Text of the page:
Summary: the next sermon in the series on the seven churches of Asia
And so we come to the church at Thyatira. This is the longest of the seven letters, which, ironically, was written to the smallest and least important city. Unlike the other towns, we don’t know very much about Thyatira, so it’s not so easy to understand and interpret the contents of the letter.
We do know that Thyatira was situated in a geographically important place, where several roads join together, passing through valleys. It must also have been something of a military centre, as it was in a strategic place to defend the greater city of Pergamum. Like many other places, there were temples to various religions, but it wasn’t a great religious centre. One thing that Thyatira was famous for, was as a commercial centre. With all the roads joining up there, it was a great place of trade, and was a centre of the wool and dying industry. As a consequence of this, it had the largest number of trade guilds of any town.
So, what did the author, John, have to say to this young church? He begins by praising them. He tells them that they have love, which has resulted in service, and they have faith, which has resulted in endurance. These are good virtues, and he praises them. Like all good critics, John has praised his friends, before he moves on to criticise.
It seems that the Christians in Thyatira are in trouble because they tolerate a woman called Jezebel, who has supposedly been a profit, but has been leading people astray. The immediate question raised, is who is this Jezebel? There are. Of course, several possibilities, but the only one that makes any real sense is that Jezebel represents the traders and merchants in the city. She probably represents all of them, but it could be that she represents Lydia, who was one of the most prominent.
Because Jezebel has been leading people astray, she is to be thrown on a bed. Decoding the Greek, it probably means that if she goes on as she has been, then disaster will come to her. The language used is not literal, but figurative, that is to say that she has been unfaithful, and untrue to God.
In verse 24 we are told that it is God who searches both minds and hearts. This is not just a glib phrase, in the way that we often use it, but it was chosen deliberately to show that God was not just interested in her intellectual life, or her emotional life, but in both.
John describes those things that have gone wrong as the “deep things of Satan”. It could be that this was people who were deliberately making Christian faith too complicated, too deep, too confused philosophically, as if they were presenting some special, hidden, secret, knowledge. This is an ancient heresy, and it’s technical title is Gnosticism. What John may be suggesting is that this teaching was so complicated and difficult that it was not from God at all, but was the devil. The other possibility is it had been suggested to people that they needed to deliberately experience bad things, in order to know what good was. In any case, it wasn’t a good thing.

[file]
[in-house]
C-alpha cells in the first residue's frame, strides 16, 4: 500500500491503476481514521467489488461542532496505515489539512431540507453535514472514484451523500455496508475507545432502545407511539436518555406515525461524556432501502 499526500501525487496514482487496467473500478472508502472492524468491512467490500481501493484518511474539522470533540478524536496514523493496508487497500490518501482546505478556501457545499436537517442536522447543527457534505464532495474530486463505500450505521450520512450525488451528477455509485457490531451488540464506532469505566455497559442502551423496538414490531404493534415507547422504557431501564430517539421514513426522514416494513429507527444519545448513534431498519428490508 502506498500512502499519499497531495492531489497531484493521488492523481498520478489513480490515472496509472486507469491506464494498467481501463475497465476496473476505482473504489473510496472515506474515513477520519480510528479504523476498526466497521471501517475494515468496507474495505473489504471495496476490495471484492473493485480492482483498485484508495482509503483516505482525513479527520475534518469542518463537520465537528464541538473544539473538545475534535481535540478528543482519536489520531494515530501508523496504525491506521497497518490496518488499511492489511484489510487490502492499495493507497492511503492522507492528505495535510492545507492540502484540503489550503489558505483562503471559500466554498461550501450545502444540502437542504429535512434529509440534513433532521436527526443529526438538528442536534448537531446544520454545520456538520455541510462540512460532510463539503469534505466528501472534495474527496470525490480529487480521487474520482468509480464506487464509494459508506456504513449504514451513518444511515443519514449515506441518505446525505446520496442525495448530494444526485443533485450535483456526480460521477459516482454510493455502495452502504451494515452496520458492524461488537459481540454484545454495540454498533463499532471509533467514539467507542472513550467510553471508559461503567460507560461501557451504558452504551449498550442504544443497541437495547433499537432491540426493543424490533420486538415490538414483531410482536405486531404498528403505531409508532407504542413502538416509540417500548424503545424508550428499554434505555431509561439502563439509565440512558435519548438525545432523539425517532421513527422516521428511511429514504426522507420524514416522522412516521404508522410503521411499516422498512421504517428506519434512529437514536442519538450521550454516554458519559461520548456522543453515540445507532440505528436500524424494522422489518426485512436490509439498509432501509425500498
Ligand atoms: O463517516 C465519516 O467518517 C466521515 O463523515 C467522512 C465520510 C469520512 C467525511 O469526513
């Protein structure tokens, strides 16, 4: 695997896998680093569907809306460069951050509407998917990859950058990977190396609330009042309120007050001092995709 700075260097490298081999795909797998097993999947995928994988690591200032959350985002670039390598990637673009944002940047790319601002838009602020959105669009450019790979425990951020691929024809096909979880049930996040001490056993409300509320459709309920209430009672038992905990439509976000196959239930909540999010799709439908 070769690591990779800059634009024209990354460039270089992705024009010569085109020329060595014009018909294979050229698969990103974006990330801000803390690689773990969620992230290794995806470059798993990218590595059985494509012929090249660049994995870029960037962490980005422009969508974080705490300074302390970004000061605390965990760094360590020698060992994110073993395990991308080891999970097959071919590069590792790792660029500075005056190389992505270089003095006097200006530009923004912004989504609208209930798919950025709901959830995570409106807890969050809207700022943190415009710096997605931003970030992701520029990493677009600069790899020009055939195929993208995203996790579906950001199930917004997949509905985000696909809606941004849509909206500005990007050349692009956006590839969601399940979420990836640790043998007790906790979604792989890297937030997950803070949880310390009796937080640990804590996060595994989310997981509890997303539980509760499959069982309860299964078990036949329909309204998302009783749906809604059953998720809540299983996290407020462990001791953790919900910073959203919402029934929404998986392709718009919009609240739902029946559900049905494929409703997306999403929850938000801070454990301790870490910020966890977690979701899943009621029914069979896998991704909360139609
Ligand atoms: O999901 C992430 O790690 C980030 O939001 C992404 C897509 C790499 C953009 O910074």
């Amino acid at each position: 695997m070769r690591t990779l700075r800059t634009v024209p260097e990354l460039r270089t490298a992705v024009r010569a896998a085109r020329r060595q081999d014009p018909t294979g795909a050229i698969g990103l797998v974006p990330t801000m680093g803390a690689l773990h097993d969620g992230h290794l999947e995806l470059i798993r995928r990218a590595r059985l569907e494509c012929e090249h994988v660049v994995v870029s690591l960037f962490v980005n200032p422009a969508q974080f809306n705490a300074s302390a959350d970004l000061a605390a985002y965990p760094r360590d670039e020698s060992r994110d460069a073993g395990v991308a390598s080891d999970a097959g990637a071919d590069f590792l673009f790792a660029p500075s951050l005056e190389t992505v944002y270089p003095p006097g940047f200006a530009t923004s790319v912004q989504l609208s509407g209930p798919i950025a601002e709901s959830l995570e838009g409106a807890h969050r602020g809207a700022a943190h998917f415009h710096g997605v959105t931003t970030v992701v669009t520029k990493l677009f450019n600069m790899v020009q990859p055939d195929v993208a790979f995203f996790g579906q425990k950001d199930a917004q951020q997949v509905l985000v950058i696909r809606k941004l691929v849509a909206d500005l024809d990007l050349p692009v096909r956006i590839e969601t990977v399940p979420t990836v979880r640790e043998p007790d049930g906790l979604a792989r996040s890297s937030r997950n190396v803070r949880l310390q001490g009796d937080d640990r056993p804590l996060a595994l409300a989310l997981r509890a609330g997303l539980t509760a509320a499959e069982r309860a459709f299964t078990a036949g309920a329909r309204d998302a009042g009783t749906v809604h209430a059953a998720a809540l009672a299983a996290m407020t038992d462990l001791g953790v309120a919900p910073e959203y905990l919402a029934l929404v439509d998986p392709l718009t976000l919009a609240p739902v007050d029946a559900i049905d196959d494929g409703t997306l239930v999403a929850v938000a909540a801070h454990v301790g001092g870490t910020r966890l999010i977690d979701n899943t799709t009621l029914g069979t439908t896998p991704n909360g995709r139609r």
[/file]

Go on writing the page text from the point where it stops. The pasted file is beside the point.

Towards the end of the passage, verses 26 and 27 are a quotation from Psalm 2, and are a forecast and picture of God’s triumphant work, how God will reward those who have been faithful to him. The great paradox about all of this is that the tiny infant church, struggling against the might of the roman empire, ought, if there was any logic or natural justice, to have simply been extinguished and vanquished by the Roman empire. But it wasn’t, and that’s because of the absolute conviction of the early church in the gracious power of God, and the absolute strength of that power in comparison to the mere might of Rome.
There are several things for us to consider for our church life today in all this. Firstly, how do we interact with the world? In what way do we see our Christian faith played out in the world? When we engage with other people, is our Christian faith something firm, or something that we compromise as needs must? Do we find ourselves in situations that demand conduct or actions that aren’t really compatible with Christianity? About four years ago, at the General Assembly, there was a debate on ethical investment. This debate wasn’t just a debate in general terms, but was focussed upon the central funds of the church, which are naturally invested widely, holding shares in a firm called GKN. Many people were observing that they thought it was wrong for a church to hold shares in a company that made its profits from the manufacture of weapons of mass destruction. Then somebody from Somerset stood up and said that he’s worked in a factory making nuts and bolts and screws all his life, and he couldn’t see what was wrong with that, and that firm was also part of GKN. The ethical investment debate has gone on, and over the last four years increasingly ethical investment policies have cost the Minister’s Pension Fund, and I have a vested interest here, over £1 million pounds. Our calling from God is quite clear: Christian values must be the basis of all that we do. But that can cost us an awful lot of money. Can we respond to that challenge?